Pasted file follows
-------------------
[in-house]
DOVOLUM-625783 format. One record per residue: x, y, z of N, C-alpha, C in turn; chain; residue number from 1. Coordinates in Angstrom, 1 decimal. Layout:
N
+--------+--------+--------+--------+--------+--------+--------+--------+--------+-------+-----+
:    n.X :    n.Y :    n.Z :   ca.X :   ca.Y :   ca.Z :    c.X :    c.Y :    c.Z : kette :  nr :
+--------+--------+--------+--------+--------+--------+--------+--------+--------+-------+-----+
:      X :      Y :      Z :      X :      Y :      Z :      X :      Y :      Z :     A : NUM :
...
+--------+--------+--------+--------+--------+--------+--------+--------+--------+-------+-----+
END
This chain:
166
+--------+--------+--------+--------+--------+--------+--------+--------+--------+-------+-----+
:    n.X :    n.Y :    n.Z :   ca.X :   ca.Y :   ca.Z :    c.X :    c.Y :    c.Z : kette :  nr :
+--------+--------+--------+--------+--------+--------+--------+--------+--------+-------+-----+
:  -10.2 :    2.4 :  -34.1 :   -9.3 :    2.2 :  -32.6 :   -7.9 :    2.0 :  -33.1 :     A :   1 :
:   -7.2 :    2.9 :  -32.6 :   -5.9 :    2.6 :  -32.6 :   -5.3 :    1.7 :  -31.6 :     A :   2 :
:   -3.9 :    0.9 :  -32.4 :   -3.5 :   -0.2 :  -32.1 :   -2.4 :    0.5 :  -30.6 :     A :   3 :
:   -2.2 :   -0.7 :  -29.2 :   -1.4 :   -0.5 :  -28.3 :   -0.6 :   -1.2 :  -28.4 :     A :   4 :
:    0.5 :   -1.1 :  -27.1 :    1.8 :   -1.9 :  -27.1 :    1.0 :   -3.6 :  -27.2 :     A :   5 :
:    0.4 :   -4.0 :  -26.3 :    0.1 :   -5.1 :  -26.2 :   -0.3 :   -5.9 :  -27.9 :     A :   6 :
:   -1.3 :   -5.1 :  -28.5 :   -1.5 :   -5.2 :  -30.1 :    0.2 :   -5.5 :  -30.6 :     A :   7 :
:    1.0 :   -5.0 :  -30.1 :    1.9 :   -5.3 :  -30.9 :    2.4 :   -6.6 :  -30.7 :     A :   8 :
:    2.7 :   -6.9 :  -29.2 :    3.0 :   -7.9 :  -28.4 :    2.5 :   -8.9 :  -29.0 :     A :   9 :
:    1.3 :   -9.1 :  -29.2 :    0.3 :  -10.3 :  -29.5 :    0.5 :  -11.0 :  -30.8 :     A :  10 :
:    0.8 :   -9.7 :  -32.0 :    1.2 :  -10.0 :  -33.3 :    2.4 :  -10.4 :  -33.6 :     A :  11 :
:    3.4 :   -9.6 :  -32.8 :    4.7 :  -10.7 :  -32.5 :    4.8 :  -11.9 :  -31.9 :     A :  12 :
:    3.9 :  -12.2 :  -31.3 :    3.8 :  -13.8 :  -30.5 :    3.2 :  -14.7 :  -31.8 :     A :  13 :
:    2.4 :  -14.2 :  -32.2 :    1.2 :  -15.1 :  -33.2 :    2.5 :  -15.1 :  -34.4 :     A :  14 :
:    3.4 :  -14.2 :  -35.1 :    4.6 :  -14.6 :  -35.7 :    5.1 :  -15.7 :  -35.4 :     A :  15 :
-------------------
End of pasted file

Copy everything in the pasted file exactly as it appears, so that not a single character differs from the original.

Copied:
[in-house]
DOVOLUM-625783 format. One record per residue: x, y, z of N, C-alpha, C in turn; chain; residue number from 1. Coordinates in Angstrom, 1 decimal. Layout:
N
+--------+--------+--------+--------+--------+--------+--------+--------+--------+-------+-----+
:    n.X :    n.Y :    n.Z :   ca.X :   ca.Y :   ca.Z :    c.X :    c.Y :    c.Z : kette :  nr :
+--------+--------+--------+--------+--------+--------+--------+--------+--------+-------+-----+
:      X :      Y :      Z :      X :      Y :      Z :      X :      Y :      Z :     A : NUM :
...
+--------+--------+--------+--------+--------+--------+--------+--------+--------+-------+-----+
END
This chain:
166
+--------+--------+--------+--------+--------+--------+--------+--------+--------+-------+-----+
:    n.X :    n.Y :    n.Z :   ca.X :   ca.Y :   ca.Z :    c.X :    c.Y :    c.Z : kette :  nr :
+--------+--------+--------+--------+--------+--------+--------+--------+--------+-------+-----+
:  -10.2 :    2.4 :  -34.1 :   -9.3 :    2.2 :  -32.6 :   -7.9 :    2.0 :  -33.1 :     A :   1 :
:   -7.2 :    2.9 :  -32.6 :   -5.9 :    2.6 :  -32.6 :   -5.3 :    1.7 :  -31.6 :     A :   2 :
:   -3.9 :    0.9 :  -32.4 :   -3.5 :   -0.2 :  -32.1 :   -2.4 :    0.5 :  -30.6 :     A :   3 :
:   -2.2 :   -0.7 :  -29.2 :   -1.4 :   -0.5 :  -28.3 :   -0.6 :   -1.2 :  -28.4 :     A :   4 :
:    0.5 :   -1.1 :  -27.1 :    1.8 :   -1.9 :  -27.1 :    1.0 :   -3.6 :  -27.2 :     A :   5 :
:    0.4 :   -4.0 :  -26.3 :    0.1 :   -5.1 :  -26.2 :   -0.3 :   -5.9 :  -27.9 :     A :   6 :
:   -1.3 :   -5.1 :  -28.5 :   -1.5 :   -5.2 :  -30.1 :    0.2 :   -5.5 :  -30.6 :     A :   7 :
:    1.0 :   -5.0 :  -30.1 :    1.9 :   -5.3 :  -30.9 :    2.4 :   -6.6 :  -30.7 :     A :   8 :
:    2.7 :   -6.9 :  -29.2 :    3.0 :   -7.9 :  -28.4 :    2.5 :   -8.9 :  -29.0 :     A :   9 :
:    1.3 :   -9.1 :  -29.2 :    0.3 :  -10.3 :  -29.5 :    0.5 :  -11.0 :  -30.8 :     A :  10 :
:    0.8 :   -9.7 :  -32.0 :    1.2 :  -10.0 :  -33.3 :    2.4 :  -10.4 :  -33.6 :     A :  11 :
:    3.4 :   -9.6 :  -32.8 :    4.7 :  -10.7 :  -32.5 :    4.8 :  -11.9 :  -31.9 :     A :  12 :
:    3.9 :  -12.2 :  -31.3 :    3.8 :  -13.8 :  -30.5 :    3.2 :  -14.7 :  -31.8 :     A :  13 :
:    2.4 :  -14.2 :  -32.2 :    1.2 :  -15.1 :  -33.2 :    2.5 :  -15.1 :  -34.4 :     A :  14 :
:    3.4 :  -14.2 :  -35.1 :    4.6 :  -14.6 :  -35.7 :    5.1 :  -15.7 :  -35.4 :     A :  15 :